While the allure of putting business people on the boards of major public universities is appealing to politicians (who have accepted their campaign contributions), and is on the surface appealing to the university (with its hand out begging for endowment gifts), there are real problems. One is that a business person may have no understanding of the important – and necessary – differences in how a university runs compared to a corporate business.

A university is collegial and democratic. Yes, it is like herding cats. It seems very inefficient to an outsider—everyone doing their own independent thing, with tenure keeping a president from wielding a giant axe.

And, yes, academia is inefficient. But it is inefficient for a reason: no one can predict the future. No one can know (particularly not administrators) which experiment will produce the next big breakthrough. Lots of people working in teams and singly make lots of mistakes or follow what turn out to be dead-ends. But some endeavors produce large gains. The gains more than compensate for the losses. At least, that is the experience of the past 300 years.

Dragas is correct that change can be good and is needed in academia. Certainly waste can be reduced. Some departments need to be pared or eliminated just as others need to be expanded. Society must balance research needs with bodies in the classroom and attention to excellence in teaching. But Dragas' top-down, autocratic methods are destructive of the norms that make the institution work for the long term.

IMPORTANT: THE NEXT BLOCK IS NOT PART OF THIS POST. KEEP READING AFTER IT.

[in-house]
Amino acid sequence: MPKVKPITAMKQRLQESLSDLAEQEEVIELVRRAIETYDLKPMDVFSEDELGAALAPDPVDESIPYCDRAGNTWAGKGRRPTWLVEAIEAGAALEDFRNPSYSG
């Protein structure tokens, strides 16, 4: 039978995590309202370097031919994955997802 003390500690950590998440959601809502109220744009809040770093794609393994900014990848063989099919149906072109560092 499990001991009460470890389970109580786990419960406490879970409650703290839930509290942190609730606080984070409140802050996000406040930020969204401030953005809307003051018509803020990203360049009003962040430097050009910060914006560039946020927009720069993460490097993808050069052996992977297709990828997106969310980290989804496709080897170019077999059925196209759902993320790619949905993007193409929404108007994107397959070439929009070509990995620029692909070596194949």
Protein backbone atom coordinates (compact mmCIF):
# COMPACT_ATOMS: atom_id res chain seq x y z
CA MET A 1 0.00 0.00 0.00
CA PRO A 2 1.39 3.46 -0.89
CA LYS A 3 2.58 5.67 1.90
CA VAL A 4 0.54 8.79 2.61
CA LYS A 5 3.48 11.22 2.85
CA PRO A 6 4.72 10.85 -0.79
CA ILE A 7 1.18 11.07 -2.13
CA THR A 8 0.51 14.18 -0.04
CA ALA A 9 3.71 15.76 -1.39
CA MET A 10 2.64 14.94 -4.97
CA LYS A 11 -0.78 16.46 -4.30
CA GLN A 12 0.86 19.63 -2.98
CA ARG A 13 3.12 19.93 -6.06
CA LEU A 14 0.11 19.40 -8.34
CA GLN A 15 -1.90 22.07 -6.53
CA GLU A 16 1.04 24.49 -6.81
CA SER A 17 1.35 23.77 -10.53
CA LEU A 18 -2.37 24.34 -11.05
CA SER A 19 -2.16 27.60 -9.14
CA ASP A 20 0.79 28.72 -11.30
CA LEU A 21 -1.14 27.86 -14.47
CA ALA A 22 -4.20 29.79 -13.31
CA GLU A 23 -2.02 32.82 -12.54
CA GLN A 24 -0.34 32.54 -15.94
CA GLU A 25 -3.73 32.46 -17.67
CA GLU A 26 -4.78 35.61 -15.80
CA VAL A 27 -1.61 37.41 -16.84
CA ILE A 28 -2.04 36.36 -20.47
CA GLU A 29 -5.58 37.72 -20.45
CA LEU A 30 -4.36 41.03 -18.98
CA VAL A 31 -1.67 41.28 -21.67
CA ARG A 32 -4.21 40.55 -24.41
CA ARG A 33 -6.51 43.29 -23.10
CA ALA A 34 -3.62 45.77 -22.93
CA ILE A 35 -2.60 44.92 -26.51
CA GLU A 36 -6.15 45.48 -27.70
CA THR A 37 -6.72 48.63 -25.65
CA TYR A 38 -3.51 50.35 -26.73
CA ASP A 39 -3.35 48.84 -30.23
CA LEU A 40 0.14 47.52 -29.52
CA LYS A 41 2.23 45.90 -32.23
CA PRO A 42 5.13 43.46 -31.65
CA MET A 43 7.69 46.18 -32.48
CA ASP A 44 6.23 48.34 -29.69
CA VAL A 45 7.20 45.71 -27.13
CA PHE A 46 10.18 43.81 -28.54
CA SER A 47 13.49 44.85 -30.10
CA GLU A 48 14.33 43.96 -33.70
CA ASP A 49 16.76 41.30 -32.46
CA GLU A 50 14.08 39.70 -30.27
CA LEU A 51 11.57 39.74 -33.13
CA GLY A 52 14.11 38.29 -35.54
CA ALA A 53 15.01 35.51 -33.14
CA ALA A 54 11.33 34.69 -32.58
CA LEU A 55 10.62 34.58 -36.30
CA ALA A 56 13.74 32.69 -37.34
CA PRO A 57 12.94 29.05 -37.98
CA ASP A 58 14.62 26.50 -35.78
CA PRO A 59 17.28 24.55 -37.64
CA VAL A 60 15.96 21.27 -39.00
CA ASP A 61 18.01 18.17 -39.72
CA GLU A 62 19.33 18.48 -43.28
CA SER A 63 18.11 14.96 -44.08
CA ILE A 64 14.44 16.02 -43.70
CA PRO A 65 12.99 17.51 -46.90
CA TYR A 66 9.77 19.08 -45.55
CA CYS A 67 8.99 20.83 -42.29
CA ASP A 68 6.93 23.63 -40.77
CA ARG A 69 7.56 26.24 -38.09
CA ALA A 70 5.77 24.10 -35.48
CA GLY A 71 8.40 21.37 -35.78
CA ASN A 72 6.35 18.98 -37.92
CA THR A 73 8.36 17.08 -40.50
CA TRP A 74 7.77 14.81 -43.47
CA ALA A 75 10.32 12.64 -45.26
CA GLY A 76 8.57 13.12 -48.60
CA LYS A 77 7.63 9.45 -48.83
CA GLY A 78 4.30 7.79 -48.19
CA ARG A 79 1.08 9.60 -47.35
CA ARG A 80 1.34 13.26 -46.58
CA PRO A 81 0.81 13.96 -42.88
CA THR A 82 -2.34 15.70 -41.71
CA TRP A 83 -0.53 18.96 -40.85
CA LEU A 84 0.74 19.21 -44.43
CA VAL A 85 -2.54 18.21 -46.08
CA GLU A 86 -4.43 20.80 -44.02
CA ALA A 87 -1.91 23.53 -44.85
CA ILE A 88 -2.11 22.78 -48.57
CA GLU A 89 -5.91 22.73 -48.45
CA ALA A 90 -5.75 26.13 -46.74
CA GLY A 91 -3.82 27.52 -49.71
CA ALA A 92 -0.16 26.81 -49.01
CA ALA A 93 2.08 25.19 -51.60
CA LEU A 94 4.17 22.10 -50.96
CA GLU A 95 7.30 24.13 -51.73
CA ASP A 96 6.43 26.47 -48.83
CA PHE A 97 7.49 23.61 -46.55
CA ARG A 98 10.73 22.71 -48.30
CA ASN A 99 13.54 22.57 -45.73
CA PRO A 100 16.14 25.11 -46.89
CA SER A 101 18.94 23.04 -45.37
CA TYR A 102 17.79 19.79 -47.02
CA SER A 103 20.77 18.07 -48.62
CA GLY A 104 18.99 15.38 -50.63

Many decades ago a university I am familiar with brought on a businessman as Board chairman. The first thing he did was insist that because the economy was in a recession all faculty had to take 2% pay cuts. "But why?" they asked. "Well, that's what happens in business during tough times" he replied. "But we're not actually experiencing tough times," they replied. "In fact, our university enrollments are up and our tuition is up. We didn't get bonuses in the boom years like the private sector, either." He went off in confusion, because all his business expertise ran up against a very different culture and economic model.

Dragas, who should have been removed from UVA's board last summer for attempting a coup, has again shown she doesn't have a clue how successful academic programs work. The Princeton Review just named UVA the #1 "Best Value" Public University in the country. That accolade did not happen for efforts this year—it was decades in the making, through the voluntary cooperation of administrators and faculty.

Update:  Soaring tuition costs have everything to do with administrative overhead relating to the explosion of student programs that may have little to do with academics per se.  Perhaps it's time for a stripped-down academia?  Eliminate all varsity sports: let students play in club teams.  But that still leaves large staffs for student mental health, safety, study abroad, housing, accreditation, and amenities like fitness and social life.  The on-line academic model has none of that, but neither does it facilitate the lifelong relationships and critical thinking that are a measure of a great undergraduate experience.